The Swiss Alps and their sunny natural feel form the perfect setting for Ballinger’s revivification. He brilliantly composes the cows and their bells during his solitary walks. Scenes like this turn Youth into a feel-good feature film and makes one aware to enjoy every single banality in life.

youth1Youth is a well-directed and technically flawless film. One should definitely pay attention to the marvelous mise-en-scène. Nonetheless, when it comes to the narrative plot, Sorrentino pushes it too far and makes the end rather conform to Hollywood formula. The final part of the film has too many twists, causing it to miss its shot when it comes to conveying a proper lesson in life. Cut those last 20 minutes and the contrast between fortune and misfortune, or past and future would have been in perfect balance.

Check YouTube for the wonderful trailer.

“Rosemary’s Baby”-Roman Polanski : The abject theory of Julia Kristeva

rb1Women don’t always play a noble or powerful role in film productions. In horror productions, the female lead can either stay alive as ‘the final girl’ or can be portrayed as some kind of monster. The latter characterization ties in with Julia Kristeva’s famous concept of ‘the abject’, the idea that anything that deviates from the ordinary or threatens common life – in this case, a woman in the eyes of a man – can be regarded as ‘abject’, or repugnant.

Kristeva, a Bulgarian-born French philosopher, first wrote about the ‘abject’ in the 80s. What makes a woman ‘abject’ is the patriarchal association of the feminine with blood and other body fluids (i.e., menstruation blood), that make her different from her male counterpart and turn her into ‘the other’. This idea and the horror genre are closely related, partly because of some striking social changes since the 60’s, such as the rise of feminism and the rejection of patriarchal power.

As Robin Wood says in Barbara Creed’s book Horror and the Monstrous-Feminine, “one might say that the true subject of the horror is the struggle for recognition of all that our society represses oroppresses.”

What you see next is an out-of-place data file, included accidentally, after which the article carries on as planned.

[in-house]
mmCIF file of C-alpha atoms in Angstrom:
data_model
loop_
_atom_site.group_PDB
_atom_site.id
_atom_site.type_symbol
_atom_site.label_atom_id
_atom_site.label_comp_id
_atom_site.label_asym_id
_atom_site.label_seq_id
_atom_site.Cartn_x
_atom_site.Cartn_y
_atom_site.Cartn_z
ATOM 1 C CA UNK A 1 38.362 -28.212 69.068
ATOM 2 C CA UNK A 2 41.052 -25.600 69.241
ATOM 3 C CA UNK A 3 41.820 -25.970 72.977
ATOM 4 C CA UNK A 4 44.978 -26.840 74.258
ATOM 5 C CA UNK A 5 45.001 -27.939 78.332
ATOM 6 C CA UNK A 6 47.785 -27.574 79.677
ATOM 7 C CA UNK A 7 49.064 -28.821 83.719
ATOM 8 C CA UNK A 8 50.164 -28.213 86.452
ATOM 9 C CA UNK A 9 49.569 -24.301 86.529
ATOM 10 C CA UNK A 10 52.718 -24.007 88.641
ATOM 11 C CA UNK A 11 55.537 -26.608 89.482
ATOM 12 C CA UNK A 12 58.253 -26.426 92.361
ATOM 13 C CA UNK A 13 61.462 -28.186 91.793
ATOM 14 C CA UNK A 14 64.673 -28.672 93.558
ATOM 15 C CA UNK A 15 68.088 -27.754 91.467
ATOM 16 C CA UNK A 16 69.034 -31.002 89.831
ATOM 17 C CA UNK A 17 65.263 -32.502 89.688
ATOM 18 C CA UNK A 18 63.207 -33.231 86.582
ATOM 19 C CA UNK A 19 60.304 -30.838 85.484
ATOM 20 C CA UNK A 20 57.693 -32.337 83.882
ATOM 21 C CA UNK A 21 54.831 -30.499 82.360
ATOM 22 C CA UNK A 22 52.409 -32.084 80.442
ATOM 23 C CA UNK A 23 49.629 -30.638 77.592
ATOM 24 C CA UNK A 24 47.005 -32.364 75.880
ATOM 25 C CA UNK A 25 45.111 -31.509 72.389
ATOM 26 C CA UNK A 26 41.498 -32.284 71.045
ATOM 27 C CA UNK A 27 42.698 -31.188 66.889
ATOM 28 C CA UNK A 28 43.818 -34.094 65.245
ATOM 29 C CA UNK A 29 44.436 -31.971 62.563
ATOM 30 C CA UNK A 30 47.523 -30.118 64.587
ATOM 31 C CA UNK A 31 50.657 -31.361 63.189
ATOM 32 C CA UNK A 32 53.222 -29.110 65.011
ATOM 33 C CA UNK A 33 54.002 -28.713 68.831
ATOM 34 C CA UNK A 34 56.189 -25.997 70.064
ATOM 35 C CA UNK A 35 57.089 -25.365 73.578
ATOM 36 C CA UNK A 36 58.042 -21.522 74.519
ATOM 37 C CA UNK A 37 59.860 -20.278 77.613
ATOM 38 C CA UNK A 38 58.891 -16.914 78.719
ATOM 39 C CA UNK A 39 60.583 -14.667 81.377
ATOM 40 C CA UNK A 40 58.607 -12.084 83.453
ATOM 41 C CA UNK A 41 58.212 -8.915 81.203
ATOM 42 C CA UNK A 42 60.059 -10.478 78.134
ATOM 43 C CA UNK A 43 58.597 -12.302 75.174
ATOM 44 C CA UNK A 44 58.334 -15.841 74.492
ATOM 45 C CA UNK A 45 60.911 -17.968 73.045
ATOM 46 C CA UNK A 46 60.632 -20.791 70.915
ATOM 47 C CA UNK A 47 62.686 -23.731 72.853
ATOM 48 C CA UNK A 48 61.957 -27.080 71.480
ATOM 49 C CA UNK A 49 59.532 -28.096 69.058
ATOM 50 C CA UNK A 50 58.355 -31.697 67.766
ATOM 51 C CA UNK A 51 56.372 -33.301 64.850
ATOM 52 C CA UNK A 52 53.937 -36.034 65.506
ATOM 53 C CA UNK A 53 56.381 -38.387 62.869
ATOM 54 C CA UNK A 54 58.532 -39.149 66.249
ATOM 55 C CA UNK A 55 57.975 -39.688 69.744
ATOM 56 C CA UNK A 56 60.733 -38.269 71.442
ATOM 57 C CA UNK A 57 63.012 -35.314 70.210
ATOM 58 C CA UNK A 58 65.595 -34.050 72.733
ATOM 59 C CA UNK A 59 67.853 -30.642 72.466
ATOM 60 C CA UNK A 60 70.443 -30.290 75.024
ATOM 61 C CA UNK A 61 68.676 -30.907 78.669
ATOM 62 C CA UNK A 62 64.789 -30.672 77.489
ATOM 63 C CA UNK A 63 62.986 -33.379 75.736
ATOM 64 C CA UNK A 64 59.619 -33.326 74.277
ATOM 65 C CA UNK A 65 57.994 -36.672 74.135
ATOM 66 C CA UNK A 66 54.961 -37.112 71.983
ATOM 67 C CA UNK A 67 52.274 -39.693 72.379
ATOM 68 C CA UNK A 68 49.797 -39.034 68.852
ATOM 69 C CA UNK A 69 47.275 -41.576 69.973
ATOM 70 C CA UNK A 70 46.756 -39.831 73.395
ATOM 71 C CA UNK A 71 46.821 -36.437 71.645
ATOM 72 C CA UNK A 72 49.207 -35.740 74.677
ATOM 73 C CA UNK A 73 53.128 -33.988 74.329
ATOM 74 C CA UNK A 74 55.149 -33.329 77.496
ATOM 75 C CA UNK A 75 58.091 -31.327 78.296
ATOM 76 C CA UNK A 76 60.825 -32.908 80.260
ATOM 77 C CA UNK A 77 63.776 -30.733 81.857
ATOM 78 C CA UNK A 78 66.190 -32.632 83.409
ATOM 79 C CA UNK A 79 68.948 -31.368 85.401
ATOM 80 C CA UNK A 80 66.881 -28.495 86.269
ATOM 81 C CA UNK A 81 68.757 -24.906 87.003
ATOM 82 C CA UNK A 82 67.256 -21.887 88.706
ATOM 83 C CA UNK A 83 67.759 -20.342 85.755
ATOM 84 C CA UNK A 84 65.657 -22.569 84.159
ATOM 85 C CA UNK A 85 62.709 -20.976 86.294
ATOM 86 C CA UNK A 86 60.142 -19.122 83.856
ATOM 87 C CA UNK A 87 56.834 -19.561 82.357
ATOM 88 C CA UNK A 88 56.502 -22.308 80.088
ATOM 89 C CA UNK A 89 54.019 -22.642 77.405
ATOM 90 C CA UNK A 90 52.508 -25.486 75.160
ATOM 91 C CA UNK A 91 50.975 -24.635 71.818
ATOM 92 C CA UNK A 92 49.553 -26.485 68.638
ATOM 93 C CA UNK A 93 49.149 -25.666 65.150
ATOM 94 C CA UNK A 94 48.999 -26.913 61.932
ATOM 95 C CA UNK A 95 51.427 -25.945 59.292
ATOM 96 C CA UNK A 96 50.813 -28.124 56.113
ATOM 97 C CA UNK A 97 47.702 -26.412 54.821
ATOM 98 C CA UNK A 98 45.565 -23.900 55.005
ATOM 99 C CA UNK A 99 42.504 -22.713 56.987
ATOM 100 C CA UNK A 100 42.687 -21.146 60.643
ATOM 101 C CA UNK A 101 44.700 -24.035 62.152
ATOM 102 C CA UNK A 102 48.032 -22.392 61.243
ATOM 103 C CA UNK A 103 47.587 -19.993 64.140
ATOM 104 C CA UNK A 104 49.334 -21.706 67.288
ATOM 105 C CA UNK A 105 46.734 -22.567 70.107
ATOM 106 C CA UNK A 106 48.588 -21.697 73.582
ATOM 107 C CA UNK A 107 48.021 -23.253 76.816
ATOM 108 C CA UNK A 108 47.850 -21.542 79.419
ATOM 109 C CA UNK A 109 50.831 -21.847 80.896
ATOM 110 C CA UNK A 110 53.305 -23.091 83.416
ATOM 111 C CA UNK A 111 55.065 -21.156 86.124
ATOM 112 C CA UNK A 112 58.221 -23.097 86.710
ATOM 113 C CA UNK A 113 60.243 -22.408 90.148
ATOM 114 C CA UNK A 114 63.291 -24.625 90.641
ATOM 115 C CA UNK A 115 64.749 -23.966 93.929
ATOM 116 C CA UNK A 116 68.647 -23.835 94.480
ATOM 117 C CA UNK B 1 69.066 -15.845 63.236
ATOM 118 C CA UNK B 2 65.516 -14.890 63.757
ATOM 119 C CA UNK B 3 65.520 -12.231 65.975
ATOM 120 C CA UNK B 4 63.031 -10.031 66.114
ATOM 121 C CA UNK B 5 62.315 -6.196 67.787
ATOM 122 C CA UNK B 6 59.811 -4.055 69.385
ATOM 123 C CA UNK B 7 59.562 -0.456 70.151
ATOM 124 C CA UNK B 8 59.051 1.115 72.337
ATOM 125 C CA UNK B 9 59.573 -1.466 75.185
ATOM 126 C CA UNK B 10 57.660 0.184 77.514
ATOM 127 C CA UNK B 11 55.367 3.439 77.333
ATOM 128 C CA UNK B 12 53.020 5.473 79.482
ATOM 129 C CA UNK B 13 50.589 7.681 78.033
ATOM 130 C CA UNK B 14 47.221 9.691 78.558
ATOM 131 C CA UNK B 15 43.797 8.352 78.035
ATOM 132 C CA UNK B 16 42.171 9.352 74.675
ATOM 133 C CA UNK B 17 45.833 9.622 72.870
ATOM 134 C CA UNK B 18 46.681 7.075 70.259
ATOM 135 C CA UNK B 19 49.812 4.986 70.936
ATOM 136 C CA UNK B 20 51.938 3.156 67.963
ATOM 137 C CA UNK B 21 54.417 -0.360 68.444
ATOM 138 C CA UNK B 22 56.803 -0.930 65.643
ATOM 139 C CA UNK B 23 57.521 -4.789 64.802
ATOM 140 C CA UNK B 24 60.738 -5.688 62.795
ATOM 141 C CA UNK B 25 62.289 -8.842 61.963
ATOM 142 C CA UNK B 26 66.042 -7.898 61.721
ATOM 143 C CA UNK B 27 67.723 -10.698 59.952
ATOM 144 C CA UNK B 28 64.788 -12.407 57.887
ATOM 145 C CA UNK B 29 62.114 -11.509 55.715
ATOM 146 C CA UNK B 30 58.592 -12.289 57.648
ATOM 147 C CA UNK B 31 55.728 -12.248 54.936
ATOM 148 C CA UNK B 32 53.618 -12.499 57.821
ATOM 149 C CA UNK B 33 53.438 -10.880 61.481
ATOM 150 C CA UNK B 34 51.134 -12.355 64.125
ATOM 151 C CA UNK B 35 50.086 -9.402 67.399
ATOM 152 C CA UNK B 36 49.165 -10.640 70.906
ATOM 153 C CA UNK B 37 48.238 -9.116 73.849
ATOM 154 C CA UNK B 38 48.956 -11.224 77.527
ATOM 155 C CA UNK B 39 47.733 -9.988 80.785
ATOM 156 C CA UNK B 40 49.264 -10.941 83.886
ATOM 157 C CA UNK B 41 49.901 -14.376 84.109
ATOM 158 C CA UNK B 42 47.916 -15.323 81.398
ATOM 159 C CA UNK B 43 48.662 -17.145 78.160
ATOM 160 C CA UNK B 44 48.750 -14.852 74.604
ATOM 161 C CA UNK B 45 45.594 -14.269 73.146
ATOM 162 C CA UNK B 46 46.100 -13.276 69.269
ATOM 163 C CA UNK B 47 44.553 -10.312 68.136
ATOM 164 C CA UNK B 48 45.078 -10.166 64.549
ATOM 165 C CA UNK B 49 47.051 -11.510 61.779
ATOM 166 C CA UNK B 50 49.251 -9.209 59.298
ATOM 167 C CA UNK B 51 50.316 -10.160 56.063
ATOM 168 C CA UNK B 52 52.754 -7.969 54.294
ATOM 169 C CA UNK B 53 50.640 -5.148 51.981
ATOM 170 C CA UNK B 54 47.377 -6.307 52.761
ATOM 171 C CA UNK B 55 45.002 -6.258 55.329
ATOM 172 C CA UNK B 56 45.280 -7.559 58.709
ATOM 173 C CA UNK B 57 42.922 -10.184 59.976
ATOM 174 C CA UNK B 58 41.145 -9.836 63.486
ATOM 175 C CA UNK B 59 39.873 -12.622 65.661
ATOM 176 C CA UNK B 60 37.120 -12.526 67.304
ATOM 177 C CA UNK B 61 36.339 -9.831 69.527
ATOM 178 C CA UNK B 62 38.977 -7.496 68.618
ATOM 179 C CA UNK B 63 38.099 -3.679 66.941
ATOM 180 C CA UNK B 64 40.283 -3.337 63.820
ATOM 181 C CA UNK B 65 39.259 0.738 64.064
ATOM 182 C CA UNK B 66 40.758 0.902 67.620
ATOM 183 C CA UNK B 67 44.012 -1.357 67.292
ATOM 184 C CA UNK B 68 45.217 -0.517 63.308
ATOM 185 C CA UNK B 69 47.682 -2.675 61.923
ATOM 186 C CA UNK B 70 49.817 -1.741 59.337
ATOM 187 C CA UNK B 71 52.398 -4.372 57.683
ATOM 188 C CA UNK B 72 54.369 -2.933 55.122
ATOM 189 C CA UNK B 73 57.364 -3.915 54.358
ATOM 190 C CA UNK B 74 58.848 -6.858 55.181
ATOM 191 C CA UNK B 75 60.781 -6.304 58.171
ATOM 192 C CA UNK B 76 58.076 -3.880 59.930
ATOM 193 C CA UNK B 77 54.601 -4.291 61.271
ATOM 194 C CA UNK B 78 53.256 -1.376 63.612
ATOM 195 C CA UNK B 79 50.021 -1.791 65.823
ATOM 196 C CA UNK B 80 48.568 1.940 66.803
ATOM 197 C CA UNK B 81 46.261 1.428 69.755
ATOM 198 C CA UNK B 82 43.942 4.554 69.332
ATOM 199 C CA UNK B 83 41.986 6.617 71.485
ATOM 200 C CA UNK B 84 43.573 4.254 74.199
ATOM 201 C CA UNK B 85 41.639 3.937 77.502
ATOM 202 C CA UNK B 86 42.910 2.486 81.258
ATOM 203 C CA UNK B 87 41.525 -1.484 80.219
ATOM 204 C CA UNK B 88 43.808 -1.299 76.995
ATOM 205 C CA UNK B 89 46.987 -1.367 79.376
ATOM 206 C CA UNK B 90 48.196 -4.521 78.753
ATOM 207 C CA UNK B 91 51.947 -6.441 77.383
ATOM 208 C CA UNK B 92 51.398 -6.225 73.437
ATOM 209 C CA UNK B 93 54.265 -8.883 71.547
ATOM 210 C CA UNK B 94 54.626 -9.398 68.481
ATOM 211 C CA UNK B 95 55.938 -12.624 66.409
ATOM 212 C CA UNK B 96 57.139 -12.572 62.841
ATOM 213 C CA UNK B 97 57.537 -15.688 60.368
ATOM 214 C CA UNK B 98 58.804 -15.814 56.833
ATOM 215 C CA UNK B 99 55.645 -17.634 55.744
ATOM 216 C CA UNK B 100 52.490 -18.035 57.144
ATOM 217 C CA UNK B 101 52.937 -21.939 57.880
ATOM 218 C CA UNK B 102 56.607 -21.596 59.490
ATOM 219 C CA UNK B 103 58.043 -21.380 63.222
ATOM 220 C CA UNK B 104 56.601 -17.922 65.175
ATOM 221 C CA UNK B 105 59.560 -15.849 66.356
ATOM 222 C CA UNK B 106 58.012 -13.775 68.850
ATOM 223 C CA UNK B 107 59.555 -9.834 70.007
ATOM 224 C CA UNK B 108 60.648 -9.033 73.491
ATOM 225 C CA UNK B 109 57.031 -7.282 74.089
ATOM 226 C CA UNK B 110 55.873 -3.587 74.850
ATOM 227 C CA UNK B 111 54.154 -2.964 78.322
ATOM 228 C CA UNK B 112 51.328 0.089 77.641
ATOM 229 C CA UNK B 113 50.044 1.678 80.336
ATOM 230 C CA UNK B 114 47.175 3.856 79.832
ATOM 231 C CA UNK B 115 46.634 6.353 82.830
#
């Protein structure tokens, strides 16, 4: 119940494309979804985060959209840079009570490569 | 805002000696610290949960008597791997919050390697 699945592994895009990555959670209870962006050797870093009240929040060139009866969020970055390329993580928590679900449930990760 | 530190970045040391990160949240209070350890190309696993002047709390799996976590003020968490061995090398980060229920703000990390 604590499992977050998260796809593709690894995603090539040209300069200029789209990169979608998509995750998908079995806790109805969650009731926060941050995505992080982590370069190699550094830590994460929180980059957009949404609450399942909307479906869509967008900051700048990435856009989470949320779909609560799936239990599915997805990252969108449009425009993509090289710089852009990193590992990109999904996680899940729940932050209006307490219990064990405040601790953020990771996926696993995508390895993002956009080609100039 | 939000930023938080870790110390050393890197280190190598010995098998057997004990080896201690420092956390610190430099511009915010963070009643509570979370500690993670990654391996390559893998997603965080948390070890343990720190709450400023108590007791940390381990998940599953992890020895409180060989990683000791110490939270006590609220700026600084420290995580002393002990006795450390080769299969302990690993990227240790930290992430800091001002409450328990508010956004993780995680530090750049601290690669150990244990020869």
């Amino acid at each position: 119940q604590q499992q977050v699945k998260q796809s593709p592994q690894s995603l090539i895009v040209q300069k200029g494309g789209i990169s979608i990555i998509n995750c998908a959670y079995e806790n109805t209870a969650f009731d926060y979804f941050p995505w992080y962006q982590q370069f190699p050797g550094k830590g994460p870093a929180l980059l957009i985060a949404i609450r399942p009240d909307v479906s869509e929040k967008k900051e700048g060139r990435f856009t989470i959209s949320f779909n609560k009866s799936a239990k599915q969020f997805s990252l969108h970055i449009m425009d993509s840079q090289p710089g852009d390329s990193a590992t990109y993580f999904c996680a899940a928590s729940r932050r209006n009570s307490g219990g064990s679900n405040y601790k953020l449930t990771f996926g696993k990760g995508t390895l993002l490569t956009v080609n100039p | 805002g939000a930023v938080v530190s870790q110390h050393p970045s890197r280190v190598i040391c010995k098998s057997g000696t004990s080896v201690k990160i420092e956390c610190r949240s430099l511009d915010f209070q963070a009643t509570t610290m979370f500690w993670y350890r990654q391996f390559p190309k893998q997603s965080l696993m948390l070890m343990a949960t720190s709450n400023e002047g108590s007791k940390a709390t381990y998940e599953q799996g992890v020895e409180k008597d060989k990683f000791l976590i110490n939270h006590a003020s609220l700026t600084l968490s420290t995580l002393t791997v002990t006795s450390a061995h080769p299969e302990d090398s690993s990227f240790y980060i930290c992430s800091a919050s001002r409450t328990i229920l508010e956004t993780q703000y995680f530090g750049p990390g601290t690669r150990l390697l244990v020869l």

A film to which this concept fits perfectly is Roman Polanski’s Rosemary’s Baby, released in 1968. Based on the bestseller by Ira Levin, the film was Paramount Pictures’ first horror blockbuster, and won multiple awards including a Golden Globe for lead actress Mia Farrow.

rb2In the film, housewife Rosemary (Farrow) and her husband Guy Woodhouse (John Cassavetes), an actor on the verge of a breakthrough, buy themselves an apartment in The Bramford, New York. They befriend their rather eccentric neighbours Minnie and Roman Castevet (Ruth Gordon and Sidney Blackmer), who look innocent but soon reveal themselves to be a meddlesome couple who want to control every aspect of Rosemary’s life.

It is when Rosemary decides she wants to have a baby that aspects of Kristeva’s abject “monstrous-feminine”start coming into play. On the night which Rosemary and Guy have chosen to conceive, Rosemary faints after eating an unpleasant chocolate mousse given to her by Minnie. We then witness a dream sequence in which Rosemary is raped by a demon with fiery eyes. Although this is a dream, Rosemary nonetheless wakes up again with scratches on her back, after which Guy confesses to have had sex with her while unconscious so that they could conceive.

Rosemary then suffers a particularly gruesome pregnancy, which brings the perceived horror of the female experience to life. Kristeva’s reasoning that the female figure herself – known as ‘the other’- is seen as different from her male counterpart is embodied in Rosemary’s pregnancy. Her deteriorating health is used to disgust the audience; she loses weight, feels serious pain and even craves raw meat.

Rosemary’s unusual suffering leads her to confide in her friend Hutch (Maurice Evans), who gives her a book about witchcraft. In this book, Rosemary finds out that Roman Castevet is an anagram for Steven Marcato, a former Satanist who lived in The Bramford. Rosemary suspects her dear neighbours, and her own Guy, to be part of a religious sect who are trying to take her baby as a trophy.

rbWhen the audience learns this, Rosemary no longer seems much of a “monstrous-feminine”at all. Instead of being repulsed by Rosemary, the viewer experiences her pain as their own. One can clearly imagine her fear for the satanic conspiracy against herself and her offspring.